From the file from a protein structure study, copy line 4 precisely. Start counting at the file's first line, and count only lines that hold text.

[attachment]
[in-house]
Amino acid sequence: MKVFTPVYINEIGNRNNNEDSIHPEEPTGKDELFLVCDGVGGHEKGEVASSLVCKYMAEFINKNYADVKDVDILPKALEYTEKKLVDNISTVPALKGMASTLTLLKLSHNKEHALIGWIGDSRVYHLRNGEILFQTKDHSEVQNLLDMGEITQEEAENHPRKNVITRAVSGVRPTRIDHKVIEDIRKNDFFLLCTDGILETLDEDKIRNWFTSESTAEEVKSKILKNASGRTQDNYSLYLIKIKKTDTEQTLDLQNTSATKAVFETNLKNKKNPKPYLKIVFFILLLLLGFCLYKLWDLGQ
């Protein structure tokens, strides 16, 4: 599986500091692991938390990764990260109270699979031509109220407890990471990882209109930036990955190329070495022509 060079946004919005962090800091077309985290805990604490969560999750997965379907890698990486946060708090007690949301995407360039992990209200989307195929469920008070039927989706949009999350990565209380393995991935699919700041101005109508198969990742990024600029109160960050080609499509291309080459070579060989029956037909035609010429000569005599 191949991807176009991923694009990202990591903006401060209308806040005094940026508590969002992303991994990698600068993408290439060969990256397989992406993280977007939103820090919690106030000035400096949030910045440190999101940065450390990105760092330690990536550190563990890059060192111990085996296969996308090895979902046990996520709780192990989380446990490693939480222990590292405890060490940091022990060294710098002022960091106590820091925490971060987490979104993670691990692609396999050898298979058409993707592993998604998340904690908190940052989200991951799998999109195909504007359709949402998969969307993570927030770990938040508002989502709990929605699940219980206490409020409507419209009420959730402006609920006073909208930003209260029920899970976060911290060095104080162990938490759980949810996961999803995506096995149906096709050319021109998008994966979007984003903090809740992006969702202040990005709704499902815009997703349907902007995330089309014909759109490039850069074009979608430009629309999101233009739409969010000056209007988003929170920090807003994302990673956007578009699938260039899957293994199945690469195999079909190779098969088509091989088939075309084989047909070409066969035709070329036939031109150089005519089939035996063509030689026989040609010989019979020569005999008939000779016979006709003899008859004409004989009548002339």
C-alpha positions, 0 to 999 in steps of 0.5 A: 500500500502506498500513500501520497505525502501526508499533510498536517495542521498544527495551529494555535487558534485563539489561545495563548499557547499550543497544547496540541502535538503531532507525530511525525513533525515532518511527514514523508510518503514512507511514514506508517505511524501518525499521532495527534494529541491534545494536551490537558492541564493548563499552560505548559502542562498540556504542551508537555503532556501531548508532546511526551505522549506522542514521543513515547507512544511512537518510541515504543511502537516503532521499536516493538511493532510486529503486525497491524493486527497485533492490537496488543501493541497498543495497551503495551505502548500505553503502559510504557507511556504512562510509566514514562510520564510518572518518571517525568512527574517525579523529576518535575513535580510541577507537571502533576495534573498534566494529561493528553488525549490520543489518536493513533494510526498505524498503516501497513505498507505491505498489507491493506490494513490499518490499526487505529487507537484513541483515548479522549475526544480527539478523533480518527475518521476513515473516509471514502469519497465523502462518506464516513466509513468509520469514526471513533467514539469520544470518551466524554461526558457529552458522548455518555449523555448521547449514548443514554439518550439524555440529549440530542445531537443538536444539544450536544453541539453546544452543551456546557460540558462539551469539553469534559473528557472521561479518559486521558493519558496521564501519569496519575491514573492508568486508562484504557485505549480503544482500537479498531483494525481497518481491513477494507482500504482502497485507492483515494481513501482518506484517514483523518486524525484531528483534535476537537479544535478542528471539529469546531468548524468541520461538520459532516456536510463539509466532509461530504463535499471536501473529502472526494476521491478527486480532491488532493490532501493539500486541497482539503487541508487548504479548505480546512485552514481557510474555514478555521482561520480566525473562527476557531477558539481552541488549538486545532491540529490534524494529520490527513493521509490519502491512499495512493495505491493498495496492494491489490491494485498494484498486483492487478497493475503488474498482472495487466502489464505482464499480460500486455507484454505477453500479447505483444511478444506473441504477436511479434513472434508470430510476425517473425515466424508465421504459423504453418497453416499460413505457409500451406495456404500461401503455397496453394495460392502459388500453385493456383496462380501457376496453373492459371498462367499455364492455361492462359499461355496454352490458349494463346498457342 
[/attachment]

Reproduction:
C-alpha positions, 0 to 999 in steps of 0.5 A: 500500500502506498500513500501520497505525502501526508499533510498536517495542521498544527495551529494555535487558534485563539489561545495563548499557547499550543497544547496540541502535538503531532507525530511525525513533525515532518511527514514523508510518503514512507511514514506508517505511524501518525499521532495527534494529541491534545494536551490537558492541564493548563499552560505548559502542562498540556504542551508537555503532556501531548508532546511526551505522549506522542514521543513515547507512544511512537518510541515504543511502537516503532521499536516493538511493532510486529503486525497491524493486527497485533492490537496488543501493541497498543495497551503495551505502548500505553503502559510504557507511556504512562510509566514514562510520564510518572518518571517525568512527574517525579523529576518535575513535580510541577507537571502533576495534573498534566494529561493528553488525549490520543489518536493513533494510526498505524498503516501497513505498507505491505498489507491493506490494513490499518490499526487505529487507537484513541483515548479522549475526544480527539478523533480518527475518521476513515473516509471514502469519497465523502462518506464516513466509513468509520469514526471513533467514539469520544470518551466524554461526558457529552458522548455518555449523555448521547449514548443514554439518550439524555440529549440530542445531537443538536444539544450536544453541539453546544452543551456546557460540558462539551469539553469534559473528557472521561479518559486521558493519558496521564501519569496519575491514573492508568486508562484504557485505549480503544482500537479498531483494525481497518481491513477494507482500504482502497485507492483515494481513501482518506484517514483523518486524525484531528483534535476537537479544535478542528471539529469546531468548524468541520461538520459532516456536510463539509466532509461530504463535499471536501473529502472526494476521491478527486480532491488532493490532501493539500486541497482539503487541508487548504479548505480546512485552514481557510474555514478555521482561520480566525473562527476557531477558539481552541488549538486545532491540529490534524494529520490527513493521509490519502491512499495512493495505491493498495496492494491489490491494485498494484498486483492487478497493475503488474498482472495487466502489464505482464499480460500486455507484454505477453500479447505483444511478444506473441504477436511479434513472434508470430510476425517473425515466424508465421504459423504453418497453416499460413505457409500451406495456404500461401503455397496453394495460392502459388500453385493456383496462380501457376496453373492459371498462367499455364492455361492462359499461355496454352490458349494463346498457342 